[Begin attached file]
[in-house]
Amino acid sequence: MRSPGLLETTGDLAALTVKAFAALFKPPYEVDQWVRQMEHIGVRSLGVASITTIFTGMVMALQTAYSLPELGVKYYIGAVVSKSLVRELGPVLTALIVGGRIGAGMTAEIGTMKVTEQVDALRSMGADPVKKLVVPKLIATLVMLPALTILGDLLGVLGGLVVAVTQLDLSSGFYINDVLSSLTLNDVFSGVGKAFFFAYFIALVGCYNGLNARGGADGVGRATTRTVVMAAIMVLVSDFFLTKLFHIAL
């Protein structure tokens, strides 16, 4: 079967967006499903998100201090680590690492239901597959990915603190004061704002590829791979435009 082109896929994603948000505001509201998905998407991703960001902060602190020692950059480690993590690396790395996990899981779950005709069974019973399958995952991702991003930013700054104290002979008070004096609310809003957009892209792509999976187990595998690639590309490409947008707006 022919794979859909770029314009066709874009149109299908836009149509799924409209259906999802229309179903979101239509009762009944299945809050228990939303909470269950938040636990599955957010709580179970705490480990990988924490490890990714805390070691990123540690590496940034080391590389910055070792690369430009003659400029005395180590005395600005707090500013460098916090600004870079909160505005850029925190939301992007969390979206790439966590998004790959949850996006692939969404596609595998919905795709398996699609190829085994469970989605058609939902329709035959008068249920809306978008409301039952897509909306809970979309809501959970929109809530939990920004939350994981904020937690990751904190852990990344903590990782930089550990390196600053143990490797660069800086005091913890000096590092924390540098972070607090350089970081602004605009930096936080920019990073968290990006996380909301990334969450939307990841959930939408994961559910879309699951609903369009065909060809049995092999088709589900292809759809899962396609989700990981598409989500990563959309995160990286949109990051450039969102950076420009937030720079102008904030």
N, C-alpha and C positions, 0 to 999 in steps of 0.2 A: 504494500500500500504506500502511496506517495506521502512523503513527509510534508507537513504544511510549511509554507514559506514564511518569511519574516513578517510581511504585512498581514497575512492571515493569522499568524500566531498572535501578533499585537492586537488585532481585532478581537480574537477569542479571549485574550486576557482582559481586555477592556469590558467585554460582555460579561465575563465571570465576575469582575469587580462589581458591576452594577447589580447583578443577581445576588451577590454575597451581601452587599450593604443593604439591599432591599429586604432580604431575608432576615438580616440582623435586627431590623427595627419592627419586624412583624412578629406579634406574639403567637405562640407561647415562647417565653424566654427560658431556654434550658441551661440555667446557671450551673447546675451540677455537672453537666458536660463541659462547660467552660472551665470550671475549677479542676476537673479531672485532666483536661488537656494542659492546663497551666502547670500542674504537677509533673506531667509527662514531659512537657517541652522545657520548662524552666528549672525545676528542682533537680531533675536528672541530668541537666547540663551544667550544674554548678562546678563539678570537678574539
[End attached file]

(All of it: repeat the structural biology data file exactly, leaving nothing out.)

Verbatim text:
[in-house]
Amino acid sequence: MRSPGLLETTGDLAALTVKAFAALFKPPYEVDQWVRQMEHIGVRSLGVASITTIFTGMVMALQTAYSLPELGVKYYIGAVVSKSLVRELGPVLTALIVGGRIGAGMTAEIGTMKVTEQVDALRSMGADPVKKLVVPKLIATLVMLPALTILGDLLGVLGGLVVAVTQLDLSSGFYINDVLSSLTLNDVFSGVGKAFFFAYFIALVGCYNGLNARGGADGVGRATTRTVVMAAIMVLVSDFFLTKLFHIAL
């Protein structure tokens, strides 16, 4: 079967967006499903998100201090680590690492239901597959990915603190004061704002590829791979435009 082109896929994603948000505001509201998905998407991703960001902060602190020692950059480690993590690396790395996990899981779950005709069974019973399958995952991702991003930013700054104290002979008070004096609310809003957009892209792509999976187990595998690639590309490409947008707006 022919794979859909770029314009066709874009149109299908836009149509799924409209259906999802229309179903979101239509009762009944299945809050228990939303909470269950938040636990599955957010709580179970705490480990990988924490490890990714805390070691990123540690590496940034080391590389910055070792690369430009003659400029005395180590005395600005707090500013460098916090600004870079909160505005850029925190939301992007969390979206790439966590998004790959949850996006692939969404596609595998919905795709398996699609190829085994469970989605058609939902329709035959008068249920809306978008409301039952897509909306809970979309809501959970929109809530939990920004939350994981904020937690990751904190852990990344903590990782930089550990390196600053143990490797660069800086005091913890000096590092924390540098972070607090350089970081602004605009930096936080920019990073968290990006996380909301990334969450939307990841959930939408994961559910879309699951609903369009065909060809049995092999088709589900292809759809899962396609989700990981598409989500990563959309995160990286949109990051450039969102950076420009937030720079102008904030």
N, C-alpha and C positions, 0 to 999 in steps of 0.2 A: 504494500500500500504506500502511496506517495506521502512523503513527509510534508507537513504544511510549511509554507514559506514564511518569511519574516513578517510581511504585512498581514497575512492571515493569522499568524500566531498572535501578533499585537492586537488585532481585532478581537480574537477569542479571549485574550486576557482582559481586555477592556469590558467585554460582555460579561465575563465571570465576575469582575469587580462589581458591576452594577447589580447583578443577581445576588451577590454575597451581601452587599450593604443593604439591599432591599429586604432580604431575608432576615438580616440582623435586627431590623427595627419592627419586624412583624412578629406579634406574639403567637405562640407561647415562647417565653424566654427560658431556654434550658441551661440555667446557671450551673447546675451540677455537672453537666458536660463541659462547660467552660472551665470550671475549677479542676476537673479531672485532666483536661488537656494542659492546663497551666502547670500542674504537677509533673506531667509527662514531659512537657517541652522545657520548662524552666528549672525545676528542682533537680531533675536528672541530668541537666547540663551544667550544674554548678562546678563539678570537678574539